Pelosi and the newly elected Democrats of the 113th Congress appeared together on Tuesday.
Flanked by nearly 40 newly elected Democratic members-to-be, House Minority Leader Nancy Pelosi sidestepped questions about her future as leader of her party in the House Tuesday, showering praise on her campaign committee chairman and celebrating modest Election Day gains.
“They say a picture is worth a thousand words,” Pelosi said, “but the picture you see before you is worth millions of votes.”
She promised to answer questions about whether she would stay on as minority leader at a Wednesday press conference scheduled for 10 a.m.
“I’ll see you back here tomorrow at 10 o’clock, for those of you who are interested,” Pelosi said at the end of the event.
But the tenor of the press conference fit with Pelosi’s campaign to put a positive face on the election results that some Democrats have interpreted as a sign she will stay.
Democratic Congressional Campaign Committee Chairman Steve Israel (N.Y.) — whom Pelosi introduced as the “gold standard of a member of Congress” — added his own optimistic take on the election results.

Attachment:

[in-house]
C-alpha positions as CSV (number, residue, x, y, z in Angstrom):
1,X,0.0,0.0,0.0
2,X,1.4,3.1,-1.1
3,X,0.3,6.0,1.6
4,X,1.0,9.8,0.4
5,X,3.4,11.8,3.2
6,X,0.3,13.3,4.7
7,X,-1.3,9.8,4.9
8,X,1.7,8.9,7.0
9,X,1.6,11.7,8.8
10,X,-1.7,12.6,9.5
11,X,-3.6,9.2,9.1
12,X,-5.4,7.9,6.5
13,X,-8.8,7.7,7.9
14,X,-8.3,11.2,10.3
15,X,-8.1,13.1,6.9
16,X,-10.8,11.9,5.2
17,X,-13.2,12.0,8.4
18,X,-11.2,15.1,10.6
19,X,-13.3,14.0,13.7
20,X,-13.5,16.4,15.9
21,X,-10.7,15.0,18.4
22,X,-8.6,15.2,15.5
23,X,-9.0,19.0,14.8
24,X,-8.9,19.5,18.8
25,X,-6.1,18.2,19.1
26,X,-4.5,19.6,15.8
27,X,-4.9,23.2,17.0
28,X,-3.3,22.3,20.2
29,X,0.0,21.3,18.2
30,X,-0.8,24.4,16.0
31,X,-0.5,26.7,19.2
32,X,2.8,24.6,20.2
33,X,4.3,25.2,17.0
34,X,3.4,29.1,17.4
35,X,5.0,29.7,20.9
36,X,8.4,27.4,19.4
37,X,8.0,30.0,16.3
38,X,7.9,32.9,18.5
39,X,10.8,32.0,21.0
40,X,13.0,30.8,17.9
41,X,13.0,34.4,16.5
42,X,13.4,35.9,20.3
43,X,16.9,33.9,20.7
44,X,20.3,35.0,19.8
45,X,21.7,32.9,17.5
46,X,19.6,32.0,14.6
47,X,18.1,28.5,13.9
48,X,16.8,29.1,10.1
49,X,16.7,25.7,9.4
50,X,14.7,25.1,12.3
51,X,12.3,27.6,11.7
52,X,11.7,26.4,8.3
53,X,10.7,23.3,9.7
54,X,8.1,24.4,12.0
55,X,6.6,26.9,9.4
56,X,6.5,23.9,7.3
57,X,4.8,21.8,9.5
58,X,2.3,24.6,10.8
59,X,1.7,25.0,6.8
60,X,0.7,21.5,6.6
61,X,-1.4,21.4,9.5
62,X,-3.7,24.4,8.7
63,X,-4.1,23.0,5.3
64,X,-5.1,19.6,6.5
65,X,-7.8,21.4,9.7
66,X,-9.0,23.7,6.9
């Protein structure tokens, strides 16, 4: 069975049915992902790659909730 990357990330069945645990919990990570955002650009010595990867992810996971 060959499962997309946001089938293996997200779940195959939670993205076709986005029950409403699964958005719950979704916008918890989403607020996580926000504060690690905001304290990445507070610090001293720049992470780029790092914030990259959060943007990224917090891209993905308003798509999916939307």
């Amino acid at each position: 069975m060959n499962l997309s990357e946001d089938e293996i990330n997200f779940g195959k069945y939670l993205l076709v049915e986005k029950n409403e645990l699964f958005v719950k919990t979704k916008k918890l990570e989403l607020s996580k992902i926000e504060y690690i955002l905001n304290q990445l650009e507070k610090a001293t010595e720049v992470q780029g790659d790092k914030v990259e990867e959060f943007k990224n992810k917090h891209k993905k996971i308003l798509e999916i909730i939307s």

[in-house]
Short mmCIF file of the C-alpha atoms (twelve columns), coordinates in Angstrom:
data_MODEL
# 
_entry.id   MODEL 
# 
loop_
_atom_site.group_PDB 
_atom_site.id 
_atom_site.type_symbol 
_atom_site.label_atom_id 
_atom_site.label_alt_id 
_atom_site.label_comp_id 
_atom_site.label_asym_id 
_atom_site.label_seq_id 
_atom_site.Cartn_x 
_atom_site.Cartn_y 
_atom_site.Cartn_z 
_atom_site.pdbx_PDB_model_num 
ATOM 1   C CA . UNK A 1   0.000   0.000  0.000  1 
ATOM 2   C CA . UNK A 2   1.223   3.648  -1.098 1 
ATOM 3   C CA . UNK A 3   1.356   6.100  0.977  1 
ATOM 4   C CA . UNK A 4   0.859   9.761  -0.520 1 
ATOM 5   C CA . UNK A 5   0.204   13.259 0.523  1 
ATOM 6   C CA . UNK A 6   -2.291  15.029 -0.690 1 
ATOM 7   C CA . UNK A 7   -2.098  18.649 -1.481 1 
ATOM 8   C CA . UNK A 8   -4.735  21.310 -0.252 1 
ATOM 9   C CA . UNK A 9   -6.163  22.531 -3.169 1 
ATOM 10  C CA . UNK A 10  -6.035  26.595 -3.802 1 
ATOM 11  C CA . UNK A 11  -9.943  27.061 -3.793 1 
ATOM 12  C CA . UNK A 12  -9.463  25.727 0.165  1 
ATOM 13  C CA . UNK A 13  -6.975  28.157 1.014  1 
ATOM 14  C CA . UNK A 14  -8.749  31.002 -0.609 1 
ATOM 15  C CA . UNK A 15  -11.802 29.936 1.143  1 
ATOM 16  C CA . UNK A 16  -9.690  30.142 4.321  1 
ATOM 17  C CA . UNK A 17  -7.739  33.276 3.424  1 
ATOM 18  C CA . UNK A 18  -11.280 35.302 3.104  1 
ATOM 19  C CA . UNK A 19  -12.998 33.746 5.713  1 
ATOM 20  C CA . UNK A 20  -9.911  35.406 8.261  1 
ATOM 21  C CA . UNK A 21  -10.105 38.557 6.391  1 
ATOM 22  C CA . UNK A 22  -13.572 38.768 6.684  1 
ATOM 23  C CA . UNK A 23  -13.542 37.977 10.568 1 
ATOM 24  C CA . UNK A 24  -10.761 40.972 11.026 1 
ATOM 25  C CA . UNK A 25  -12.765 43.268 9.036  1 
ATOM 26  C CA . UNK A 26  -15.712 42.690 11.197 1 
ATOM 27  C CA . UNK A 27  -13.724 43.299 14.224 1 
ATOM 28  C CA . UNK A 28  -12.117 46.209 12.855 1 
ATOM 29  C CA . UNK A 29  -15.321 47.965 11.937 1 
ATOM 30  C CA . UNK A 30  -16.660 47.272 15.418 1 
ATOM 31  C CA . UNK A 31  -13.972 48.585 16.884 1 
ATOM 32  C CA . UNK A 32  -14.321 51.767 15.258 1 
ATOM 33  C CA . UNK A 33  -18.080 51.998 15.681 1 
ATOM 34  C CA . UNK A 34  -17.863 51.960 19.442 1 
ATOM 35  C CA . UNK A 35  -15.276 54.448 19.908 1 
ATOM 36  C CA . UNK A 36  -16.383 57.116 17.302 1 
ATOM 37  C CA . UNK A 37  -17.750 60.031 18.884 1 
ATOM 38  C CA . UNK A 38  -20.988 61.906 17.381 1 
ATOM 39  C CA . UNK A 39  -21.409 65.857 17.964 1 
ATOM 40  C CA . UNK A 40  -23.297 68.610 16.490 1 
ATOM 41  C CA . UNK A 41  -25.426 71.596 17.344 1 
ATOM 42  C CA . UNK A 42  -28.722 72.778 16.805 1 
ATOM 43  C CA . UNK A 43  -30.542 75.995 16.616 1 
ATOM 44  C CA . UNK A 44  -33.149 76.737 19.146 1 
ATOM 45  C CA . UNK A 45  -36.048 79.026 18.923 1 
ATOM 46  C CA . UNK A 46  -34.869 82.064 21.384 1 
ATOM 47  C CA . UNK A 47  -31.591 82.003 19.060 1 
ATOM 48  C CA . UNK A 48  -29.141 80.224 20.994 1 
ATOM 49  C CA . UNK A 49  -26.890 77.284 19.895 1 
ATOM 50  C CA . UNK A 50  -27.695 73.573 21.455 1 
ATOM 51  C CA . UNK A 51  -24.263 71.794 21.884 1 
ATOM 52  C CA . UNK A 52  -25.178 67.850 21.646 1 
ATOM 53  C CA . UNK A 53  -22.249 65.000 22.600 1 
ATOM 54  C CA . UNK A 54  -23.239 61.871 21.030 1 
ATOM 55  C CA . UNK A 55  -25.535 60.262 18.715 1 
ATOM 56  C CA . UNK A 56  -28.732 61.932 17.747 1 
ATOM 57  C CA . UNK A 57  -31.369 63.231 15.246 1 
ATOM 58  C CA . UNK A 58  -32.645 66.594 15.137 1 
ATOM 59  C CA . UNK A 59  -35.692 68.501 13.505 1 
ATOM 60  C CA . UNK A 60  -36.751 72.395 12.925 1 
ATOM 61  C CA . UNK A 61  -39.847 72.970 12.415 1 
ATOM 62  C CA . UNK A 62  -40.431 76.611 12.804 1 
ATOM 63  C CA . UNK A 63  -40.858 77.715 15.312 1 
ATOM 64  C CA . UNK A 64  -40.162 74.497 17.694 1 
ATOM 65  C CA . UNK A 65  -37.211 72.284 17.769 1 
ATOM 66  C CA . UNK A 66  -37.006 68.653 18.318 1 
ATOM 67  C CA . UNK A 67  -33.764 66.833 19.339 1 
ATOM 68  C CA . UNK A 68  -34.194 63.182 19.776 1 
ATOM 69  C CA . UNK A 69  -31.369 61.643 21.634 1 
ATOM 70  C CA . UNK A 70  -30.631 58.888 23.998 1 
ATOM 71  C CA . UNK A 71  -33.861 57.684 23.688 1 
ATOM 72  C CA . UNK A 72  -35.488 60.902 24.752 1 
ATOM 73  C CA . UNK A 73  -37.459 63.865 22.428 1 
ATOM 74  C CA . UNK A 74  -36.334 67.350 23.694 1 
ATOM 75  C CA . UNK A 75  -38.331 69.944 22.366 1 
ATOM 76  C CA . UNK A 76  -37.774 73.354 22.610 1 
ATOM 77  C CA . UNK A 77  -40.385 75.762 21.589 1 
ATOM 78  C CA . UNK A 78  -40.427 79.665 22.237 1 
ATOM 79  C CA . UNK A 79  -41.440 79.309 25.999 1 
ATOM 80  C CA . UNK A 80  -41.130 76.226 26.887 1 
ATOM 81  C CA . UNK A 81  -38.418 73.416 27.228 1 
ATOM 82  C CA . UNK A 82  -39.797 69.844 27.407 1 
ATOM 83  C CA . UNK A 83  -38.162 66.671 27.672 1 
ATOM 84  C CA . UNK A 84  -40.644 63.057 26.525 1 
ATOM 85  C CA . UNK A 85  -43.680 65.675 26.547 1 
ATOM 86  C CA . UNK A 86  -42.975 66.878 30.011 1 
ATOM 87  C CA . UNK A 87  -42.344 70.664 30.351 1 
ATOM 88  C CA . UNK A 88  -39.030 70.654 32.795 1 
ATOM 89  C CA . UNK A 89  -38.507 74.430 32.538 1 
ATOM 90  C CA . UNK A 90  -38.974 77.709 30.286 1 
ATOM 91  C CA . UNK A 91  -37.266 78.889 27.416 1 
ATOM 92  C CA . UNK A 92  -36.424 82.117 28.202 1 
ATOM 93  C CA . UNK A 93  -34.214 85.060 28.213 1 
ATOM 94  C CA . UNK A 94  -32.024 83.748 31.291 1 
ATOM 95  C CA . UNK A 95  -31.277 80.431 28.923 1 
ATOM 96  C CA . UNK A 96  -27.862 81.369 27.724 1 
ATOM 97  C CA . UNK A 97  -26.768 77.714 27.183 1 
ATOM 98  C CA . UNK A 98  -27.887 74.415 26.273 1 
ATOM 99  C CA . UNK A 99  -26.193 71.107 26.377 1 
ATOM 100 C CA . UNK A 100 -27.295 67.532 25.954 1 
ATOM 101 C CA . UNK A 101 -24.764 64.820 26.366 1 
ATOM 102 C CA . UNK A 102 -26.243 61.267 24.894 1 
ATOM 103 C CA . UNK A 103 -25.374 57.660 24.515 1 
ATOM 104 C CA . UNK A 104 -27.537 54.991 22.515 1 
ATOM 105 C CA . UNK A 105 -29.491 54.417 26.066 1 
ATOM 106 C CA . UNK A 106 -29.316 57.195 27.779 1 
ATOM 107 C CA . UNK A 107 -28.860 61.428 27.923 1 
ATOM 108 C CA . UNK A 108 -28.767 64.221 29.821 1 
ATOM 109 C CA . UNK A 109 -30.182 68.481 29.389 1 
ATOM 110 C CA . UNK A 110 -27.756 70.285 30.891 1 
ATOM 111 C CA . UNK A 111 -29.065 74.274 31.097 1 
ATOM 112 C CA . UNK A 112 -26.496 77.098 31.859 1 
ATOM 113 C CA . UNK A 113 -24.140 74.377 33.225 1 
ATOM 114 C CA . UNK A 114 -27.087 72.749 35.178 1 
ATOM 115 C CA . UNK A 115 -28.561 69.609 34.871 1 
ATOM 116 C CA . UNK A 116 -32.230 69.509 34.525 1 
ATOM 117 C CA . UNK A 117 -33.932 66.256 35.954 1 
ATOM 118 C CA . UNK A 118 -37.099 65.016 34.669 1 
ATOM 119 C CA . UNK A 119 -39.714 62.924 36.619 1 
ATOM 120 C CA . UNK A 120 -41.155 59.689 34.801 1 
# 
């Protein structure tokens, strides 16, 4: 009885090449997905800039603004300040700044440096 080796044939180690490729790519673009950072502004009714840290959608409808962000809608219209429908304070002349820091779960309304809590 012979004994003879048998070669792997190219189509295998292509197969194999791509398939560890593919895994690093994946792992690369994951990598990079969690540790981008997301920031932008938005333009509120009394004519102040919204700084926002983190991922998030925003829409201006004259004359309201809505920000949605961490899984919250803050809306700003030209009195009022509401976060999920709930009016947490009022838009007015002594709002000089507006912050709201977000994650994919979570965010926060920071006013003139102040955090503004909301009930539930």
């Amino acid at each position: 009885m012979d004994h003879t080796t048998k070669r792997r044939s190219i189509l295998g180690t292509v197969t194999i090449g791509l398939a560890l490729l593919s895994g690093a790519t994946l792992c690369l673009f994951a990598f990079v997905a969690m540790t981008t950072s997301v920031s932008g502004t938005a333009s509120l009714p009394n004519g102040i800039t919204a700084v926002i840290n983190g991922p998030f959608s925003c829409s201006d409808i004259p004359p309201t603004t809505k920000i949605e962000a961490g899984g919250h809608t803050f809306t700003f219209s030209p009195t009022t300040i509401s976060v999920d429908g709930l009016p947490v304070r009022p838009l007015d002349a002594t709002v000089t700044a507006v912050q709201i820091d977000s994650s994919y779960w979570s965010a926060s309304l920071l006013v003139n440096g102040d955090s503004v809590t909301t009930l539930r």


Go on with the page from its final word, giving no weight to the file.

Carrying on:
“It says something about our unexpected pickups that you all had to unexpectedly use your wide angle lenses,” he said referring to cameras trying to capture the more than 40 people on the shallow stage.
Pelosi and Israel both touted the diversity of the caucus, as they have done in past few days. This time they upped their praise of its place from the most diverse in U.S. history to the most diverse in the “history of civilization.”
“The Republican caucus, if you look at it, looks like a re-run of the show ‘Mad Men.’ Our caucus looks like America,” Israel said.
After outstanding races are called, Democrats will pick up 7 or 8 net seats, a modest gain compared with expectations deep into the cycle of taking back control of the House that Pelosi set with her slogan, “Drive for 25”.
“We may not have the majority,” Pelosi conceded, “but we have unity.” She added that House Democrats are ready to work with President Barack Obama.
Vice President Joe Biden waits to conduct a mock swearing-in ceremony with Sen. Brian Schatz, D-Hawaii, in the Capitol's Old Senate Chamber, December 2, 2014. Schatz was sworn in to serve the remainder of his term since he was appointed to the seat after Sen. Daniel Inouye, D-Hawaii, passed away.